New Delhi: The Delhi Police on Monday released nearly 100 students of the capital’s Jamia Milia Islamia University, after they were detained after police action on the campus in the wake of the violence which broke out during an-anti Citizenship Amendment Act (CAA) march being carried out by the students Sunday evening. Also Read - Anti-CAA Protests: After Jamia, Violence Erupts in AMU; Overnight Stir Called by JNU as Thousands Gather Outside Police Headquarters at ITO
Speaking to media in the wee hours of the day, Delhi Police PRO Mandeep Randhawa informed that all detained students had been released from Kalkaji and New Friends Colony. Also Read - Facing Accusation, Delhi Police Says it Entered Jamia Campus Not Forcefully But to Bring Normalcy
The police action on the campus, which took place without permission or orders of the university administration triggered massive outrage and protests outside the Delhi Police headquarters at ITO. The protest was called by the Jawaharlal Nehru University (JNU) Students’ Union.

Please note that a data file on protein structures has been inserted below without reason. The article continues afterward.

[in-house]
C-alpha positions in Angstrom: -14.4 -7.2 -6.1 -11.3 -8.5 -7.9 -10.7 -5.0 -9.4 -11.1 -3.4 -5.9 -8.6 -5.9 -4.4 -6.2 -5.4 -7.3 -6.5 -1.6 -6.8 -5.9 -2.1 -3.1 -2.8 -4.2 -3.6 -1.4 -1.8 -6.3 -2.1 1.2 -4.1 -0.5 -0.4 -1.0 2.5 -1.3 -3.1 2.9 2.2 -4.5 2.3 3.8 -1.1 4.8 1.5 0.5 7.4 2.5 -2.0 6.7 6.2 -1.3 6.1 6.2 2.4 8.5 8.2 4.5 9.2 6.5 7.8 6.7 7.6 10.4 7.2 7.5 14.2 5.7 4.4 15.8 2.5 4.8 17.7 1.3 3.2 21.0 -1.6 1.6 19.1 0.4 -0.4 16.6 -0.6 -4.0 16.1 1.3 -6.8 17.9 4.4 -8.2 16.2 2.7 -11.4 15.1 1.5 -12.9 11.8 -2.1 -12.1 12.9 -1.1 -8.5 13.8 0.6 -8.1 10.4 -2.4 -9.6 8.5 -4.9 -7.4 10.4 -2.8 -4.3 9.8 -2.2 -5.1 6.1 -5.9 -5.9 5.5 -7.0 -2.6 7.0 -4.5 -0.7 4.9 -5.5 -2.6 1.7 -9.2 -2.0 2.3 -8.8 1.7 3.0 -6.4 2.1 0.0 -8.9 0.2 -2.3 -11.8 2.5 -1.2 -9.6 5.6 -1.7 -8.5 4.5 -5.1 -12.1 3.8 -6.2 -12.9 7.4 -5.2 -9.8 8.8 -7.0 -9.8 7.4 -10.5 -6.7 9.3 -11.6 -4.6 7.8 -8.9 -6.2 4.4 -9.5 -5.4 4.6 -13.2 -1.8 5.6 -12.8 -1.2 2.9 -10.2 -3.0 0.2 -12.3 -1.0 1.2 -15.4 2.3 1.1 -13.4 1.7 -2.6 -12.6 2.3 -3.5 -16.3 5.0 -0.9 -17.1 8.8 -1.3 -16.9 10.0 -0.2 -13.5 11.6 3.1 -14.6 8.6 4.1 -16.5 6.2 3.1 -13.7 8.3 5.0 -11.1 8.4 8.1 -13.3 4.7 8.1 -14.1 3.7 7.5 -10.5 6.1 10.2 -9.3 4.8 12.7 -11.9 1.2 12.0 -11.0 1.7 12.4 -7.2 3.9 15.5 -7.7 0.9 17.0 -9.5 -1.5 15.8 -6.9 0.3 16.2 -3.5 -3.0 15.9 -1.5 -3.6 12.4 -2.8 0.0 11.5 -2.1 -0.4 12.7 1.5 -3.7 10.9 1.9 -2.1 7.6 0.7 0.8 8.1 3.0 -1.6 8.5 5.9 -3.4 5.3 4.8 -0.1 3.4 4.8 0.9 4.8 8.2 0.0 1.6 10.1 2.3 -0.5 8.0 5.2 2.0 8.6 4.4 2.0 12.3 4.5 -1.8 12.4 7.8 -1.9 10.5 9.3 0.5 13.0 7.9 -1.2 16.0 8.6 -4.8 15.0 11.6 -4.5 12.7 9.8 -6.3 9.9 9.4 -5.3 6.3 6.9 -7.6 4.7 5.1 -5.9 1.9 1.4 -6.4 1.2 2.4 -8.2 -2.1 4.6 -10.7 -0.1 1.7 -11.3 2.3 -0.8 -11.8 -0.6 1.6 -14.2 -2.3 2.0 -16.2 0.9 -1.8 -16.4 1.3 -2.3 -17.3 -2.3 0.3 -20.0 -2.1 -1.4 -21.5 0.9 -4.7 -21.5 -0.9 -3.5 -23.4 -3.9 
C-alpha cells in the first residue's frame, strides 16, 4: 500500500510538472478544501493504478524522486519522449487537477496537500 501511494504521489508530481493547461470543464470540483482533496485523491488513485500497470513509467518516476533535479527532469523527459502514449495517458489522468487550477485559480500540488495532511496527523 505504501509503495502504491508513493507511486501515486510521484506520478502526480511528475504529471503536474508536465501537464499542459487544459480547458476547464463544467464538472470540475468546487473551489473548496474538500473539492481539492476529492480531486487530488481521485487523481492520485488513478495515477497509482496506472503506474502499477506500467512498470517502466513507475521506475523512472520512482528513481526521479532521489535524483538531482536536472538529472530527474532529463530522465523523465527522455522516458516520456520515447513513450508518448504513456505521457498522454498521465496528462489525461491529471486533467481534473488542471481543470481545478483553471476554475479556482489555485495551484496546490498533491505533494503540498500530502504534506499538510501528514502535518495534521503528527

The protesters ended their agitation after the students were released.
Midnight protests were also reported from various campuses across the country, including Hyderabad’s Maulana Azad National Urdu University (MANUU), IIT-Bombay, Kolkata’s Jadavpur University, Varanasi’s Banaras Hindu University (BHU) etc.
Massive violence had also broken out last night at the Aligarh Muslim University (AMU), where students had gathered to protest against the police crackdown on Jamia students. Several students were reportedly injured in the police action that followed.
Both Jamia and AMU have been the epicentre of the anti-CAA agitation outside the northeast, which has witnessed massive protests over the same.
The CAA, called the Citizenship Amendment Bill (CAB) before it received President Ram Nath Kovind’s assent, was passed by the Parliament last week. It aims to grant Indian citizenship to religious minorities (except Muslims) from Afghanistan, Bangladesh and Pakistan, who came to India before December 31, 2014, to avoid religious persecution in their native countries.